The Faces of Autism/MiKynna

The Faces of Autism: Meet MiKynna

Meet MiKynna, an adorable, smart, sassy 3 year old girl diagnosed with Autism.  She was featured last year, you can read that HERE, and, I am proud to say, she is mine!

In fact, she was, or rather is, my inspiration for doing "The Faces of Autism" project.  After hearing so many times "But she doesn't look Autistic" or "Are you sure? She looks normal!" among other things that were probably intended to make me feel better about having a child with special needs, I felt it was necessary to show the world what Autism looks like.  Newsflash, Autism doesn't have a look.  It doesn't have an economic or social class, a race, a gender, an age.  If you spend some time with a child with Autism that you don't know, you may see signs of Autism, or you might not. 

MiKynna was diagnosed at 15 months with an Autism Spectrum Disorder.  She had a few words, saying "night night", "mama" and "dada" but then they disappeared, just as quickly as they had come.  She wasn't interested in toys beyond spinning wheels on cars or holding flashing light right up to her eyes.  She did, however, have an unusual fascination with all things metal.  She didn't respond to her name, and never tried to get our attention.  Her diagnosis happened very quickly, with all involved believing the quicker she gets help, the better.

Over the past year MiKynna has been discharged from Speech Therapy.  This is HUGE as a year ago she had very few words, only one or two word sentences and now she is a blabber mouth, with very complex and long sentences! She almost never stops talking.  She also cusses like a sailor sometimes (read: way too often).  She has added variety into her diet, eating more than the chips and noodles she ate last year.  She is more willing to try new foods, although she may only taste it and pocket it until we have her spit it out.  It's a work in progress.

MiKynna struggles with gross motor skills and balance.  She also struggles socially, emotionally, and with self-care.  She doesn't interact with peers like a typical child, but still prefers parallel play.  She does well playing with older children and adults, though, which is a very common trait for children with Autism.  MiKynna has a problem with consistency.  She may show that she is capable of doing a skill, but she can't always do that skill, and cannot generalize it across all environments.  She is working hard to be the poster child for Early Intervention! Ha!

Autism in girls can look very different than it does in boys, which may partially account for why boys are currently diagnosed 4 times more than girls are.  THIS was a great read that you may enjoy about girls on the Spectrum. In fact, it looks so different that often times, if a girl is properly diagnosed, it comes later than with a boy, and usually is after getting misdiagnosed with ADHD or OCD first.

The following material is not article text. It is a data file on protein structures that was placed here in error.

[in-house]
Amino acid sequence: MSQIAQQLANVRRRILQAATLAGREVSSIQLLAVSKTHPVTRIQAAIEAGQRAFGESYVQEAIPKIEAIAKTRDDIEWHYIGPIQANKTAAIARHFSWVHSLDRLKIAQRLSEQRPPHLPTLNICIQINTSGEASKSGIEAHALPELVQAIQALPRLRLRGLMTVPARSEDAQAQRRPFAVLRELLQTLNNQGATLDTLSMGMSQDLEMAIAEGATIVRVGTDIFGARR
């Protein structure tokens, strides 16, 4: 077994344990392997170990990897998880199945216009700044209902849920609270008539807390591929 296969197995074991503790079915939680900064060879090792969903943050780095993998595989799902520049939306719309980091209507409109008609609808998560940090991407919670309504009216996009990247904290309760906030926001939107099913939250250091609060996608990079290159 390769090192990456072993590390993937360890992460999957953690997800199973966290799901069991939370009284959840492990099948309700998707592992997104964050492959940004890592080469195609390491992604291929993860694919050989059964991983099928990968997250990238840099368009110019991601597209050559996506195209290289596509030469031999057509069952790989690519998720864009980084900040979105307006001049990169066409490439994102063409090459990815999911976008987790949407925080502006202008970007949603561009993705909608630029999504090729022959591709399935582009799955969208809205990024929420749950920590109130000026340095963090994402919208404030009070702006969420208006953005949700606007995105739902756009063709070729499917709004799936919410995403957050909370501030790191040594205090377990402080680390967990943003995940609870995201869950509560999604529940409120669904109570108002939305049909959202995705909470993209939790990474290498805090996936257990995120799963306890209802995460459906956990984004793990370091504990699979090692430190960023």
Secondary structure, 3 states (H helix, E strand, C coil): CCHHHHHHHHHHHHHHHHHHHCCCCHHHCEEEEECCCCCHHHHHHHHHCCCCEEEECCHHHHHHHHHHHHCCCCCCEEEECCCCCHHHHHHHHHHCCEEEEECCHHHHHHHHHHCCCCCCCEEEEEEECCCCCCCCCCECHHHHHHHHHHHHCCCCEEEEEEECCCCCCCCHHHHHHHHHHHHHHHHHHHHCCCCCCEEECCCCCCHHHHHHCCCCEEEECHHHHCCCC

Girls with Autism can have an amazing ability to mimic peer behavior in social situations in order to "fit in".  Another interesting fact, several studies have shown that girls with Autism are better at keeping their emotions under control in school, acting much different than they do at home.  This can become very frustrating for parents when it comes to the school acknowledging that the child has needs beyond their neurotypical peers.  Trust me, I know. HERE was another article on the subject that I enjoyed.

I have learned so much from MiKynna. I am slightly more patient, I am more understanding and less judgemental.  I went through a long period of avoiding friends with neurotypical  children around MiKynna's age because, quite frankly, it hurt to see the differences and how far behind she was, it was just easier to stay focused on the progress she made by staying away. It's a little strange to say, but because of my daughter's diagnosis, I have met some amazing people and have added them to my village.  The kind of people that are there for us no matter what, no matter the time, day or night.  Because of this, I am grateful for what Autism has given us, even with the trials, turbulations, rollercoaster of emotions.

If you suspect your child may have an Autism Spectrum Disorder, there are great supports in the community.  One of my favorites is BisMan Autism Families on Facebook, the people there can help guide you in the right direction, and throughout the process.